Room for seconds
When choreographer Alvin Ailey created his "second company," the Alvin Ailey Repertory Ensemble, in 1974, he stood at the forefront of that particular trend - highlighting promising, still-emerging talent.
Since then, such companies have sprung up around the world, from the Netherlands Dance Theatre's NDT2 to the Dayton Contemporary Dance Company's DCDC2. Do not think for a moment, though, that "second company" has anything to do with second rate.
Ailey's Repertory Ensemble eventually took on the name Ailey II. And just last month, the woman who has directed the ensemble since the beginning, Sylvia Waters, received the prestigious Dance Magazine Award, an indication of the level of esteem in which both Waters and Ailey II are held.
Each year, 12 of the most promising dancers in the Ailey School (founded by its namesake in 1969) become Ailey II. Historically, about 85 percent of the dancers in the first company, the Alvin Ailey American Dance Theater, have climbed the ladder from the Ailey School to Ailey II to AAADT, but there are no guarantees.
Ailey II visits Columbus on Tuesday for a concert that showcases the depth and breadth of its talent. Alive spoke with Levi Philip Marsman, one of those dozen supremely talented Ailey II dancers, in anticipation of that visit.
Marsman was drawn to dance at the age of seven, when the Ailey company came to the Boston Renaissance Charter School to present a workshop and performance.
"That day I realized I really wanted to dance," he recalled, "and ever since then I've been trying to get into the school and into the company and just work my way into dance because of that experience."
Marsman is now a senior in the Ailey/Fordham Bachelor of Fine Arts program in dance, in partnership with Fordham University. He expects to graduate later this year and, like most of his fellow Ailey II dancers, dreams of moving up to the first company.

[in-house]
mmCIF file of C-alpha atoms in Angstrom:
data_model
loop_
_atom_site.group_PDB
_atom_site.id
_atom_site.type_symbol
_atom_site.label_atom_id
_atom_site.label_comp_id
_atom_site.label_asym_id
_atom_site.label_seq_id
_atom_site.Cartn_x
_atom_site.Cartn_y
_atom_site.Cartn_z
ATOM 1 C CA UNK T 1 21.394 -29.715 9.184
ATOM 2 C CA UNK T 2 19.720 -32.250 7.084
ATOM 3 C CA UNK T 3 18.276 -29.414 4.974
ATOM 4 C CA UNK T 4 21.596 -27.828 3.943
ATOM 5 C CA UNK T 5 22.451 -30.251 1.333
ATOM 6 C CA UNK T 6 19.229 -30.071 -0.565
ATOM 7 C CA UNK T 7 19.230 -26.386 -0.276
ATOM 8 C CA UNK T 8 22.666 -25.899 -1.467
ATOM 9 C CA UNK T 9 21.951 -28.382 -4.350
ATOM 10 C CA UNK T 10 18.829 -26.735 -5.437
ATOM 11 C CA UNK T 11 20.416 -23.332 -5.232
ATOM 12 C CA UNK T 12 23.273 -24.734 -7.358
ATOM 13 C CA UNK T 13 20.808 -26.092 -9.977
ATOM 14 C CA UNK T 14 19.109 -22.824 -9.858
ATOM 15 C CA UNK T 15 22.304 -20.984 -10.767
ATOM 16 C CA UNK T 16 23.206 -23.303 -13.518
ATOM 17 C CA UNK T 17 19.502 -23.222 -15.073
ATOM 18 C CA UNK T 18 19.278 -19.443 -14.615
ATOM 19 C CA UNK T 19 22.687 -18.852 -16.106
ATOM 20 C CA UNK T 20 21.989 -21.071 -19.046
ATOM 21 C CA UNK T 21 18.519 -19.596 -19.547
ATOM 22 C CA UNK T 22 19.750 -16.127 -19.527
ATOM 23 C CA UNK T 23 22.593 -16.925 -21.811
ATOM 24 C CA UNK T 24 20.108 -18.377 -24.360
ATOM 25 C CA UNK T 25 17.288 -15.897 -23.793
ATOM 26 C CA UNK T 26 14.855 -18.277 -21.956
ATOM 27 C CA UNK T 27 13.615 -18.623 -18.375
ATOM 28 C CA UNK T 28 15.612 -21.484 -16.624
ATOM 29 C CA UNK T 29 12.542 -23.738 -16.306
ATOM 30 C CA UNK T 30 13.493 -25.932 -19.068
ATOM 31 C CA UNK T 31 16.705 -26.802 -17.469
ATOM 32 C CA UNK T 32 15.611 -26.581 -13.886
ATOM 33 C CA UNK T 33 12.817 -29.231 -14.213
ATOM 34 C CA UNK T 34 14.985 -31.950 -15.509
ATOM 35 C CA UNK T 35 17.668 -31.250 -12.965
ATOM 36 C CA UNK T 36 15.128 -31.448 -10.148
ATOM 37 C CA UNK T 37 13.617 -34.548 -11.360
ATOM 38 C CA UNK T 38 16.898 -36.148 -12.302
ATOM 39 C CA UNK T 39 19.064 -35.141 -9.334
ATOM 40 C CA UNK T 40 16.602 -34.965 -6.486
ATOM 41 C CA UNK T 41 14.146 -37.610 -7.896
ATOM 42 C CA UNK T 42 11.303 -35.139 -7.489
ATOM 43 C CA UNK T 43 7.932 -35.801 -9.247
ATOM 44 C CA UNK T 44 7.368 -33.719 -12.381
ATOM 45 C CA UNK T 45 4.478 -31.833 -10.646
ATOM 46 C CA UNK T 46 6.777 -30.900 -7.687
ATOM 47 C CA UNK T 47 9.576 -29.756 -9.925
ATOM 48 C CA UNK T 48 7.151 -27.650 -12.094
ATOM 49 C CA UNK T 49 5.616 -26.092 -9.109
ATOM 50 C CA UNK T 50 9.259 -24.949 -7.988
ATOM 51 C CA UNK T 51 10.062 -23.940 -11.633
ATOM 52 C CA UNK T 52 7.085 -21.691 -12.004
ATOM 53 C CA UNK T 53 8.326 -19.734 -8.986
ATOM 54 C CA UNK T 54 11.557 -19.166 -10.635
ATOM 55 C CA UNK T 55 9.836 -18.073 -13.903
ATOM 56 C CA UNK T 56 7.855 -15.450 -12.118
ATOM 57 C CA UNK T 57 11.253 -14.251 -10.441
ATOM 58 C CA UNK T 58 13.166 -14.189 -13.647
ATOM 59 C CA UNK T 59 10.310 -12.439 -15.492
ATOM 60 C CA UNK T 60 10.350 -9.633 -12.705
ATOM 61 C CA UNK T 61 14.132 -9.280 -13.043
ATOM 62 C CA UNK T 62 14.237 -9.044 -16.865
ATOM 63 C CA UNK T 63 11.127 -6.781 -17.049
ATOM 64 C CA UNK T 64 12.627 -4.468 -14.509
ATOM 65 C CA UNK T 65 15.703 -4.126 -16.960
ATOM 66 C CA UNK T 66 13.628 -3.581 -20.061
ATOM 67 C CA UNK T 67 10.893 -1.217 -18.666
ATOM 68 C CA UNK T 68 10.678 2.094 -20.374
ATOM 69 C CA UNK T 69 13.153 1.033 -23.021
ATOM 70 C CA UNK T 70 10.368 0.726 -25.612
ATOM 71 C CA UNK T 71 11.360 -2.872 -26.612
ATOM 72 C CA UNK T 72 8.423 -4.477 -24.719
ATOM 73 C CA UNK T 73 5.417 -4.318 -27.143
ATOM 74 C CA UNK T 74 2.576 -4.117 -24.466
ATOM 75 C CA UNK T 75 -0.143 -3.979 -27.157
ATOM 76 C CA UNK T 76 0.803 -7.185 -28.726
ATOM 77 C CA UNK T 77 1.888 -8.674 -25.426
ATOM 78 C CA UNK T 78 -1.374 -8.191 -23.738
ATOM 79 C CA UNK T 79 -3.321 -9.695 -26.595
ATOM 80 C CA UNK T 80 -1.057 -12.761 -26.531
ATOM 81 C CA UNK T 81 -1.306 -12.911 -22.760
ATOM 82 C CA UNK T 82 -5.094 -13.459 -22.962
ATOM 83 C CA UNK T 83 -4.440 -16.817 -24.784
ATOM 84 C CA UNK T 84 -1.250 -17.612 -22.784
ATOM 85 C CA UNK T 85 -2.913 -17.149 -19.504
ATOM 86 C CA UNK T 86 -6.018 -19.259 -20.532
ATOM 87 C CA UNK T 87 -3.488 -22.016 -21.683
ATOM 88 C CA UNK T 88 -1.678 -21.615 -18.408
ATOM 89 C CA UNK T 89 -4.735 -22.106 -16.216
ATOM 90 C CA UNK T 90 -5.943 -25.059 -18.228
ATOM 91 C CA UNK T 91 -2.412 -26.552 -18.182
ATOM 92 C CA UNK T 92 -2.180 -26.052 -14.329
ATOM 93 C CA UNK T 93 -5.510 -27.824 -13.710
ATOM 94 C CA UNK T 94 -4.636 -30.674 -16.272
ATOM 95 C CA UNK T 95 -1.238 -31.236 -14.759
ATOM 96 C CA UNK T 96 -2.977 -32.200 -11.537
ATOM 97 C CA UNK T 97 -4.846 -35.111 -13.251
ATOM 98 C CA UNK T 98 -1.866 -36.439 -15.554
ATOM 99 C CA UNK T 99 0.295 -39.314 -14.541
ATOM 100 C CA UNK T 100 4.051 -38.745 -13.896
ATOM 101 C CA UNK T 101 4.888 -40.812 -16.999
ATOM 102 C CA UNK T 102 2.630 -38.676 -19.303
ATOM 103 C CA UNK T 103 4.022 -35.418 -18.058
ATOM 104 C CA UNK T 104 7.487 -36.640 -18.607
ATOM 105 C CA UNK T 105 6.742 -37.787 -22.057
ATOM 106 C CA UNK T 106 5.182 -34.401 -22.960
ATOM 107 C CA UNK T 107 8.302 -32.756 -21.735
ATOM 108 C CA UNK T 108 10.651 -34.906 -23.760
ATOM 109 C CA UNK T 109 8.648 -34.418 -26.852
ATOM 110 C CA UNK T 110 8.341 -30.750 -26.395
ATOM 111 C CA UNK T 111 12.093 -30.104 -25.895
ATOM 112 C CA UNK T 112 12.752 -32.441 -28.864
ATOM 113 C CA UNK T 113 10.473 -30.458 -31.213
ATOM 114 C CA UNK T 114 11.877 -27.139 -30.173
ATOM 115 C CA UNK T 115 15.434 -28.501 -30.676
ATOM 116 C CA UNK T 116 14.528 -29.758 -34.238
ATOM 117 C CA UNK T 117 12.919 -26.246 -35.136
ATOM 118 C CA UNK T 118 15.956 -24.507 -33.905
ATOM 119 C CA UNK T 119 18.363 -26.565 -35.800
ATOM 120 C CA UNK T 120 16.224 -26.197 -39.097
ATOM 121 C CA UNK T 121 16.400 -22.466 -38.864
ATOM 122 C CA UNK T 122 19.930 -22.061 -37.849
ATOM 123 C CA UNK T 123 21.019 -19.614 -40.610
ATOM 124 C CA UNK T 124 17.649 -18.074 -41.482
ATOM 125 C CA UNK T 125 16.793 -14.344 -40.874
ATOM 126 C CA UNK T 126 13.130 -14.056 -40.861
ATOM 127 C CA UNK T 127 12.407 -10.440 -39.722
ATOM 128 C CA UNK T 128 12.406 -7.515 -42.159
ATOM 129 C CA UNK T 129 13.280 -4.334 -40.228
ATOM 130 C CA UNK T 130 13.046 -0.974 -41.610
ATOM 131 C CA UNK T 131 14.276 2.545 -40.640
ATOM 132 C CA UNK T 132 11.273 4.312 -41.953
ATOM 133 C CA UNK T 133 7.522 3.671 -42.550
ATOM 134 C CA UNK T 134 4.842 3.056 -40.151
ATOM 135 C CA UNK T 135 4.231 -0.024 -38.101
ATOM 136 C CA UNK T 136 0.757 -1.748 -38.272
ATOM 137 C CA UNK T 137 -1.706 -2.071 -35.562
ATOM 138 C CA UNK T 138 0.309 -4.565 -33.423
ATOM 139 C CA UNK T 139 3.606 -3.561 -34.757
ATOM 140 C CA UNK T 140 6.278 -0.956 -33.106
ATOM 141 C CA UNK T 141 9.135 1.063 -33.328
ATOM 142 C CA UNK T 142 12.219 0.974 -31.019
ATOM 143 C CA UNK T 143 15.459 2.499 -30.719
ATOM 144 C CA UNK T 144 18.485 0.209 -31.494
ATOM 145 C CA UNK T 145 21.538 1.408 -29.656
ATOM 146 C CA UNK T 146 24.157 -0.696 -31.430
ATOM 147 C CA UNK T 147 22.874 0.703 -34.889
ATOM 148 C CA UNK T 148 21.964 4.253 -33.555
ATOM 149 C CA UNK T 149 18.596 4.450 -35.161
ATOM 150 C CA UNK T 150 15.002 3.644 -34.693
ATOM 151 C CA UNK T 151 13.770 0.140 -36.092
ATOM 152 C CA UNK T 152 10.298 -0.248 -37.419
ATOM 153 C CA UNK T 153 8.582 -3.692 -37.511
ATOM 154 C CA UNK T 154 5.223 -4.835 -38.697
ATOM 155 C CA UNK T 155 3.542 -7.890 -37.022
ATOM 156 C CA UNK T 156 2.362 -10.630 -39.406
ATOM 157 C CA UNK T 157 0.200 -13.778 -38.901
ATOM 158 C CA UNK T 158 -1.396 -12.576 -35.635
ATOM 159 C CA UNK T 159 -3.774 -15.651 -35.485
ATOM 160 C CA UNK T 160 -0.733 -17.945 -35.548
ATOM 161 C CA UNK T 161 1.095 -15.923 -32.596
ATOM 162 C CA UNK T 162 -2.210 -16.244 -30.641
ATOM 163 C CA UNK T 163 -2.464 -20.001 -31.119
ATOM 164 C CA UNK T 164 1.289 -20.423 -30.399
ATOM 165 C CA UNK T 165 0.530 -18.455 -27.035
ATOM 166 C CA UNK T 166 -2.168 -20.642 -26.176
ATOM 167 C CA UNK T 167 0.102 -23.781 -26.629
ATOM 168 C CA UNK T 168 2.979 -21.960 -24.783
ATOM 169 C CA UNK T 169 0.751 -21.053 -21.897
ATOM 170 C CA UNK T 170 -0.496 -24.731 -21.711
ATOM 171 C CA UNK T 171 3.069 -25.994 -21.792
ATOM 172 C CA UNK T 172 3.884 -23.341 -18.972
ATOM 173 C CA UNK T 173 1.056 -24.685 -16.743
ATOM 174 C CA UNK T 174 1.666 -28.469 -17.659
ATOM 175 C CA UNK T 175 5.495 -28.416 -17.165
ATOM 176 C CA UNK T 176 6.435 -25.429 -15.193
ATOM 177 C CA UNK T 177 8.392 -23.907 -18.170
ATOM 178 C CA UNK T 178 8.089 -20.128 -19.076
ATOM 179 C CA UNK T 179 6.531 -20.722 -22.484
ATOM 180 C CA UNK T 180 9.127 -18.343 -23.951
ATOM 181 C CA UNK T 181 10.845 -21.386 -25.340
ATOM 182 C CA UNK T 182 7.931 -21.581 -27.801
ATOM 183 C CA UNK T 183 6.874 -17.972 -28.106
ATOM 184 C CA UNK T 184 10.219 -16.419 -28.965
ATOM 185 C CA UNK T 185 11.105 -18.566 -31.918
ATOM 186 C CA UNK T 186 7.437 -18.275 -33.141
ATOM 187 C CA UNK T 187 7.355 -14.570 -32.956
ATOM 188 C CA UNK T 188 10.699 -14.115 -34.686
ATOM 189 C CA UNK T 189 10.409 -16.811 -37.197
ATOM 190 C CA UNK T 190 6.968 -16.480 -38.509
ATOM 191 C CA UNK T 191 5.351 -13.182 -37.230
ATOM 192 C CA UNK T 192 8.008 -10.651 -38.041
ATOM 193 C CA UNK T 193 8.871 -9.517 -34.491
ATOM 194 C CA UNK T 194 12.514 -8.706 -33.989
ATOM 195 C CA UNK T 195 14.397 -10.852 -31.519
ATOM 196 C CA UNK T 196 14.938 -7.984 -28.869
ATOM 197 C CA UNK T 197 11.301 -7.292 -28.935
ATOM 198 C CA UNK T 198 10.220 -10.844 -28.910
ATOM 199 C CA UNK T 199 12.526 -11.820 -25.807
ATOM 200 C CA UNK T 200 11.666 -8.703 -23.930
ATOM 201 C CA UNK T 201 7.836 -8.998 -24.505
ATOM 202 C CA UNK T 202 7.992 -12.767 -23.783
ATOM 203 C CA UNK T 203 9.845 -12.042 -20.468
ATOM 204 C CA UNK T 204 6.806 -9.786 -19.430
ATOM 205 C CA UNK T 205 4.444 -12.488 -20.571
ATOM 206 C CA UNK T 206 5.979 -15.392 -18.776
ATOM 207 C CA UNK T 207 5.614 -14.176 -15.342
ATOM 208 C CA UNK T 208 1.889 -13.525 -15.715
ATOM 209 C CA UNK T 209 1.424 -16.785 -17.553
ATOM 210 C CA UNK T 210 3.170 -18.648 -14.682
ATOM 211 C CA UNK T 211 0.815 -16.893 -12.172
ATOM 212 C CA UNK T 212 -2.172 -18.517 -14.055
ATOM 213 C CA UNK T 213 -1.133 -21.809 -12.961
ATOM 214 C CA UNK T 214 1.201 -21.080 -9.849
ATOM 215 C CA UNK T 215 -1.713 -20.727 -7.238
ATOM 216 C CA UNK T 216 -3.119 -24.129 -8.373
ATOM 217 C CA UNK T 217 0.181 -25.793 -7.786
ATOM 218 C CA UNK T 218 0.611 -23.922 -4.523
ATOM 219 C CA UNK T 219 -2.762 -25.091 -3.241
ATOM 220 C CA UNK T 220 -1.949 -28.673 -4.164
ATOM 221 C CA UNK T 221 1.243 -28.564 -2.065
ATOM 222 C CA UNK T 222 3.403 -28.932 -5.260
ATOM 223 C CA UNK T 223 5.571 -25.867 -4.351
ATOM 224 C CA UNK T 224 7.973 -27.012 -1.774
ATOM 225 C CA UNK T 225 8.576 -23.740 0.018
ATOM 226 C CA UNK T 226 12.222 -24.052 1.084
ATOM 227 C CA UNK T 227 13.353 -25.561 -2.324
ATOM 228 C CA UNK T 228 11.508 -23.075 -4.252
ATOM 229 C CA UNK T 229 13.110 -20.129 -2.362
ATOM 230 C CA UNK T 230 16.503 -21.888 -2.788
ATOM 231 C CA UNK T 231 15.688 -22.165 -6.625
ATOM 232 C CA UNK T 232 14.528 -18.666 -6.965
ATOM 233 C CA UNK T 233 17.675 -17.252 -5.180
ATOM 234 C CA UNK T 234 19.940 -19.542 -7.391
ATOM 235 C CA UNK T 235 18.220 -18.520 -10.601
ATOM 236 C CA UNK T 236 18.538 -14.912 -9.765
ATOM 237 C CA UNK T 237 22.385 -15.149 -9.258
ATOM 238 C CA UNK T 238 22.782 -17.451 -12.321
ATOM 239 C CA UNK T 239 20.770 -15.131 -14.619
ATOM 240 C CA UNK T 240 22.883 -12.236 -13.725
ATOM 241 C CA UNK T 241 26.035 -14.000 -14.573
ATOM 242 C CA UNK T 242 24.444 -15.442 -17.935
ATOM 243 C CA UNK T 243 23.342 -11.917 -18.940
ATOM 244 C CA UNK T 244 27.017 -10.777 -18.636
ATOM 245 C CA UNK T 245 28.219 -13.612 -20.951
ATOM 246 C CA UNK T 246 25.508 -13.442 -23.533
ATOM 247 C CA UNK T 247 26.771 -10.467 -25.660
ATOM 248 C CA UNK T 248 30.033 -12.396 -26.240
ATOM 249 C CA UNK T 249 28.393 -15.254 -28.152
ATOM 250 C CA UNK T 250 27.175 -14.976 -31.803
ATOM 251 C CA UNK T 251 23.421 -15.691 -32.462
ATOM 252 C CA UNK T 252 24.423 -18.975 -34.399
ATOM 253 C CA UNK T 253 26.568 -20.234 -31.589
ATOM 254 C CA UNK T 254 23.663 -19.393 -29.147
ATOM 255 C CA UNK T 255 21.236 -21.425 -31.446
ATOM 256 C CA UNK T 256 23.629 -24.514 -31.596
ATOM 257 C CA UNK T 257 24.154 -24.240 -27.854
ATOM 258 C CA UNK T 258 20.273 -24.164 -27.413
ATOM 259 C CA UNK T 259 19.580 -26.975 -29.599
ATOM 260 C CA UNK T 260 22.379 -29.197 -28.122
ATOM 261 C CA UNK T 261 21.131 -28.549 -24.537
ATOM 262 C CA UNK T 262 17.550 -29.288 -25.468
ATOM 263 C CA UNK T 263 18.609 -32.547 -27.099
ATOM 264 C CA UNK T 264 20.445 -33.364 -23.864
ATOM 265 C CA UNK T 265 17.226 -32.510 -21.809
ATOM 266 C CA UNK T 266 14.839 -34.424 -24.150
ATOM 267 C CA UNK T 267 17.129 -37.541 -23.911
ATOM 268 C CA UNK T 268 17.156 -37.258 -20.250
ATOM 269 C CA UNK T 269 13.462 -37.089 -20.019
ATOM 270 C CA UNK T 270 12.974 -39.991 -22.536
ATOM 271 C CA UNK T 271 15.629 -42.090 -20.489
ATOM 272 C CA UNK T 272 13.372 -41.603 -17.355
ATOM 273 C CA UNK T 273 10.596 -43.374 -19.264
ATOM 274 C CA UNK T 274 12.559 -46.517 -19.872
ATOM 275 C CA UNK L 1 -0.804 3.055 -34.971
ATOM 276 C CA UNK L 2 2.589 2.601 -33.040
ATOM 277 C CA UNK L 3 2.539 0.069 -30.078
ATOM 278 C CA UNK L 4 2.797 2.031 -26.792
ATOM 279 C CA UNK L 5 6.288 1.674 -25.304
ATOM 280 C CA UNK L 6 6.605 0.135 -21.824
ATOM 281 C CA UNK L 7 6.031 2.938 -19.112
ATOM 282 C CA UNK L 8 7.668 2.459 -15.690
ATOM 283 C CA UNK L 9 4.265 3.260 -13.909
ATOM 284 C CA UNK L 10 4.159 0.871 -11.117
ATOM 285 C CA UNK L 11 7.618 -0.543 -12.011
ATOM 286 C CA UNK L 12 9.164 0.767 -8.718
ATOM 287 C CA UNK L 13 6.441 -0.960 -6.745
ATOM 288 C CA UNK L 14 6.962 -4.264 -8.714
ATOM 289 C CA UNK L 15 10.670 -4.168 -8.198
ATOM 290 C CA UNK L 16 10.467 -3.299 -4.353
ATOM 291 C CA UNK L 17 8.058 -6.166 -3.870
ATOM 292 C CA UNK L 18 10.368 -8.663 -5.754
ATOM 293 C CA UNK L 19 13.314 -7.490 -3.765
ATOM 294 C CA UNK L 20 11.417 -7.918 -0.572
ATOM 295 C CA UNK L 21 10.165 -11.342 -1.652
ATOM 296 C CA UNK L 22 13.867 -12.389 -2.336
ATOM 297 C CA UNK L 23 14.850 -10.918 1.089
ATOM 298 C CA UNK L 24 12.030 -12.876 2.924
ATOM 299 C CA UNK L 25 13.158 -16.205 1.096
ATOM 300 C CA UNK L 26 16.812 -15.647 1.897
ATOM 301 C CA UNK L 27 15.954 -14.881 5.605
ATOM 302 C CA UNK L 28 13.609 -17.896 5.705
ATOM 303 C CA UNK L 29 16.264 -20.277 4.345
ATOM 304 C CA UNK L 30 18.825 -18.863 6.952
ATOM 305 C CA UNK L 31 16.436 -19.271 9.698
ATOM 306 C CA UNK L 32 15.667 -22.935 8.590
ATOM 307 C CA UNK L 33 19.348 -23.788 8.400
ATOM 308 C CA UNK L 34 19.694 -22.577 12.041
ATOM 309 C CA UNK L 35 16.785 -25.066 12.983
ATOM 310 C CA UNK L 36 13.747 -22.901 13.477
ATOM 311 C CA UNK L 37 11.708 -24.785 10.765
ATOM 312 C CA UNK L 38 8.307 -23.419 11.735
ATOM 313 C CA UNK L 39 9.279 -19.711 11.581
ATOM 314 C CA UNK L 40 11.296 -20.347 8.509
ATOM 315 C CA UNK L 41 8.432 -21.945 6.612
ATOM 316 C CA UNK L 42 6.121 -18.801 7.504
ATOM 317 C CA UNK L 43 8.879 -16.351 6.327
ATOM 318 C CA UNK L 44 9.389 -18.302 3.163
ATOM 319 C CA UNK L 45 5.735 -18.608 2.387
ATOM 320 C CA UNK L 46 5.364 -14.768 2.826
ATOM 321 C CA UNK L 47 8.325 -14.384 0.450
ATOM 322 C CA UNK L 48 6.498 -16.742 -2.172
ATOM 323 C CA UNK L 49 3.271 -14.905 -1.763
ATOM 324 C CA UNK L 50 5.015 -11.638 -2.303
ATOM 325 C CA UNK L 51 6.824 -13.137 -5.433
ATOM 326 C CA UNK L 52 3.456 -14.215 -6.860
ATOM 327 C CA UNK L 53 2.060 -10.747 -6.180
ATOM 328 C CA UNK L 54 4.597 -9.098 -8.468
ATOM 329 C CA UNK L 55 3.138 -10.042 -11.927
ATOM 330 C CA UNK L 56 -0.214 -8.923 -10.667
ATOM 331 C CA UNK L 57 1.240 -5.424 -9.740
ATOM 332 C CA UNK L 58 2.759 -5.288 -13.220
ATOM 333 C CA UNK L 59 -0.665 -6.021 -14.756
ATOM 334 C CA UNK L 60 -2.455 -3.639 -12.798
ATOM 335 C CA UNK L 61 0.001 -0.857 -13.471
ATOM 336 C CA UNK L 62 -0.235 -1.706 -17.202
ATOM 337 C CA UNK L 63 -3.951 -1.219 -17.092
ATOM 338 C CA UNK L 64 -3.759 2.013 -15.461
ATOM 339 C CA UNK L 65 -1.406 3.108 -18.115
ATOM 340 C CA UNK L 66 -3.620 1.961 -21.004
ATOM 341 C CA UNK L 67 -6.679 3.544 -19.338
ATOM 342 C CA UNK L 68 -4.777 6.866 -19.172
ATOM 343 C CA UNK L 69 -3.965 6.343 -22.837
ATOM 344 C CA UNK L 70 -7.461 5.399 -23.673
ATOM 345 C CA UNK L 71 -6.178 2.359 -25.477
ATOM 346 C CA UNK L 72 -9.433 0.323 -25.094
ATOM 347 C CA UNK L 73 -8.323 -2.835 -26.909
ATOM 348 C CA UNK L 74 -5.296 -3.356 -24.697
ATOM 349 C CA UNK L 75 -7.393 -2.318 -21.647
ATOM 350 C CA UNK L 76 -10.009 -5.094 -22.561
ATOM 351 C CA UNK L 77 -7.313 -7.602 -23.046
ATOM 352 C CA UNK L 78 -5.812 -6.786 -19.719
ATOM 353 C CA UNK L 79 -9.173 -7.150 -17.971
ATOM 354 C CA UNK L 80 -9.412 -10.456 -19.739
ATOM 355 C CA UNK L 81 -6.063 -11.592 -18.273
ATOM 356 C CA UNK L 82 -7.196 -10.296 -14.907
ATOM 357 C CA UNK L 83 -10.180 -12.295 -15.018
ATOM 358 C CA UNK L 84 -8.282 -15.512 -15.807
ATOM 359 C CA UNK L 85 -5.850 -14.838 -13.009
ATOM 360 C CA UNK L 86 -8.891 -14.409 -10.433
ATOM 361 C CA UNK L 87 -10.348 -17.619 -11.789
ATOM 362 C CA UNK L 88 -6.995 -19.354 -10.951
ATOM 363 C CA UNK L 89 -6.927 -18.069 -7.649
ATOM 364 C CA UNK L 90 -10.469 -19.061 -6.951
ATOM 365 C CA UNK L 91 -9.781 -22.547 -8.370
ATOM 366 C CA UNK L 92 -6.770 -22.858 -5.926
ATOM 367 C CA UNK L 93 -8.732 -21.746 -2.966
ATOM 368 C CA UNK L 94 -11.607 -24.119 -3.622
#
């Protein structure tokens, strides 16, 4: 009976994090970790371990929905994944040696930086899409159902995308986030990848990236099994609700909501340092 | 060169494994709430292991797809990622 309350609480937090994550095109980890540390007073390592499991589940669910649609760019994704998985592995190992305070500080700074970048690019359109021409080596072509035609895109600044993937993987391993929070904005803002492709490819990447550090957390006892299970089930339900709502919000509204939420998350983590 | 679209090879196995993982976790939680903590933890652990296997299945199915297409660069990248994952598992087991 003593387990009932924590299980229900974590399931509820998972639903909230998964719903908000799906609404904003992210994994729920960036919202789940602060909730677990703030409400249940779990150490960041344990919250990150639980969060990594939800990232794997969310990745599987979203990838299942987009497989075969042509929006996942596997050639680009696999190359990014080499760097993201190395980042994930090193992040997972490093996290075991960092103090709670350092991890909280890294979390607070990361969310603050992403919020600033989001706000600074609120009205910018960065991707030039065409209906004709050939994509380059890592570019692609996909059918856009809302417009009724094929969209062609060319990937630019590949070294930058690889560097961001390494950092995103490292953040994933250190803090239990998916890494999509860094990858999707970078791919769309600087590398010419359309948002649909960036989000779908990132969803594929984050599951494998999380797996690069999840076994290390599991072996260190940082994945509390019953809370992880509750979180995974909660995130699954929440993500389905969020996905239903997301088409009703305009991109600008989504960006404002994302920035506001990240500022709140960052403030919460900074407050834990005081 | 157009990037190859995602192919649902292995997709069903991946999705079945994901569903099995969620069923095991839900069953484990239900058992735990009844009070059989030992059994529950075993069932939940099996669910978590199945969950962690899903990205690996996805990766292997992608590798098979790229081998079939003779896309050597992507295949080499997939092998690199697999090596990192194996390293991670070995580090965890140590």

For now, though, he's preparing for Ailey II's North American tour, which is making its first U.S. stop in Columbus. Three recent works are on the program: Bitter Suite (2005) by Scott Rink, Splendid Isolation II (2006) by Jessica Lang and Movin' On (2008) by George Faison.
Marsman described Bitter Suite as "a pretty comical piece. The audience always raves about it." Danced "to a revamped rendition of some James Bond music," it features four couples in various stages of conflict.
Splendid Isolation II is among Marsman's favorite ballets, both to dance and to watch. It is "mainly focused around a duet with a female and a male, basically about the idea of being alone ... and how good it is to connect with another group of people," he explained.
Marsman describes Movin' On as a Romeo and Juliet type of story, set to music by Betty Carter.
"Almost everyone in the piece has a solo, and it's the whole company all on one stage together," he said. "To be on stage and enjoying what each of us has to put out to the audience is just amazing.
"The pride of our rehearsal process is the fact that we're working directly with the choreographer," Marsman added. "The choreographers love coming in to work with us."
Second company, yes, but first class all the way.
What: "Ailey II"
When: 8 p.m. Tuesday, Jan. 27
Where: Riffe Center Capitol Theatre, Downtown